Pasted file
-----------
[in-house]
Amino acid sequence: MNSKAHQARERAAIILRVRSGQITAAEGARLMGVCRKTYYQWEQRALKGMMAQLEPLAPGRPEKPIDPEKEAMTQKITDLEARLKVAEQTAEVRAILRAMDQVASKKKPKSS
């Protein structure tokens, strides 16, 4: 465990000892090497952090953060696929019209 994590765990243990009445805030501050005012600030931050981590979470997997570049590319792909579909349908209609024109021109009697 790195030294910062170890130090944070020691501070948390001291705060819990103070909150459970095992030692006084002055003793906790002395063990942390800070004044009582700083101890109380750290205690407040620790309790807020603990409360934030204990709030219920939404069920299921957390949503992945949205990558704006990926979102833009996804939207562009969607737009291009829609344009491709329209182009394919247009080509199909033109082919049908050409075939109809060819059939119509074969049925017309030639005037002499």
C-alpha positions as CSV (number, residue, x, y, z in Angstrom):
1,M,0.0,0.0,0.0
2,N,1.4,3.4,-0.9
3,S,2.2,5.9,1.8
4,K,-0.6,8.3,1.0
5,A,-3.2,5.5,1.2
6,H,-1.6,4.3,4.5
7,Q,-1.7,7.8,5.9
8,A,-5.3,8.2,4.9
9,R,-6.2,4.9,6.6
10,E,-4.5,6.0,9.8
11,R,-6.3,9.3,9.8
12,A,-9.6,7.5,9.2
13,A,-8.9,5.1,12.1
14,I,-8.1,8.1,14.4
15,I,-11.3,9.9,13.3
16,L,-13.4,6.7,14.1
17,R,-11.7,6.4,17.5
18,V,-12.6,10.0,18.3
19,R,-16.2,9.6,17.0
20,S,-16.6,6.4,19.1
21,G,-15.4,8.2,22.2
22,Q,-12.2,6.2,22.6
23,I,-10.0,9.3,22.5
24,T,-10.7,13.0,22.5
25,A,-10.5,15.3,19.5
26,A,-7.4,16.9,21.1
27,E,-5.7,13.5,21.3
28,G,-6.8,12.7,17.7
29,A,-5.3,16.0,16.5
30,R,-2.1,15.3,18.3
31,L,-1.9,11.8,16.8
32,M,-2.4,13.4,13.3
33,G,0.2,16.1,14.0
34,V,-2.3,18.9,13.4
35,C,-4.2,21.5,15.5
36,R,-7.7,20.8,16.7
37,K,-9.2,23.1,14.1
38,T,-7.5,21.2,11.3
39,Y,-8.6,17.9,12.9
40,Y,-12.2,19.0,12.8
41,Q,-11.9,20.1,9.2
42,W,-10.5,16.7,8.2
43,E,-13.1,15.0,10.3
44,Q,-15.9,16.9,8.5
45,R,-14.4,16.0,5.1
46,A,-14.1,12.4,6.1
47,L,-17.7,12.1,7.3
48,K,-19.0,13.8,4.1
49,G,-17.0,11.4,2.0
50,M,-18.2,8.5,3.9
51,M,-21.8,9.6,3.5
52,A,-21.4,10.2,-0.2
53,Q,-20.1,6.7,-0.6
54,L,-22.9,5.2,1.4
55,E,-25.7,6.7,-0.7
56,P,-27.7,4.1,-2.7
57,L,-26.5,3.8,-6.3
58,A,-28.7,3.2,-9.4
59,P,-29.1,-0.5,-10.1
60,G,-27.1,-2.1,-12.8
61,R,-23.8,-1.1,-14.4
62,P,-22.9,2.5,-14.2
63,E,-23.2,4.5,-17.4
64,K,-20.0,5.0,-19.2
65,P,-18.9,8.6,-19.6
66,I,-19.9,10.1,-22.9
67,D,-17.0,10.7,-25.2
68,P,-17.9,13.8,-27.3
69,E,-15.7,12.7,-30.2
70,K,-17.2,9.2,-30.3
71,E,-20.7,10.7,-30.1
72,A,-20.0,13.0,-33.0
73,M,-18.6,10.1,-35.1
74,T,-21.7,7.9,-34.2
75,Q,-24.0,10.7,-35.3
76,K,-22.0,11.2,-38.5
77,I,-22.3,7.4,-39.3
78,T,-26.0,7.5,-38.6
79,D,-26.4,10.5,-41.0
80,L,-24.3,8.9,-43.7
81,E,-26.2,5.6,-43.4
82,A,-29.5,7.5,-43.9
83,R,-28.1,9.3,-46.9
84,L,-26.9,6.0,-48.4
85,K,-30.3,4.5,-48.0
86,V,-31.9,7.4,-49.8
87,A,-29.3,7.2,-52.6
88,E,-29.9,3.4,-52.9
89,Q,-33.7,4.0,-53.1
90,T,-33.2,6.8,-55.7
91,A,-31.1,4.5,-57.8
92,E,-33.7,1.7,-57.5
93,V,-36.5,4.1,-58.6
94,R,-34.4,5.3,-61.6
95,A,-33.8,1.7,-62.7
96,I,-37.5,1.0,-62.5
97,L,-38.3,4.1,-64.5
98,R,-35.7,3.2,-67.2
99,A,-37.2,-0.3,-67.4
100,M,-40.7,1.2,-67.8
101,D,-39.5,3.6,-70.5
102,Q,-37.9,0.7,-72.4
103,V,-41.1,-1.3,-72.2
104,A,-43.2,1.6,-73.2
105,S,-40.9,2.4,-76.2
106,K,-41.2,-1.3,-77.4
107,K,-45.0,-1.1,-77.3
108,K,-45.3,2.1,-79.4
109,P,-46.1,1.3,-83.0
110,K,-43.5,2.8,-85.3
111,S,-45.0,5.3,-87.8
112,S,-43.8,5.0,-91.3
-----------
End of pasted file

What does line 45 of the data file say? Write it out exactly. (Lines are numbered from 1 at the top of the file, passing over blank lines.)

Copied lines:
41,Q,-11.9,20.1,9.2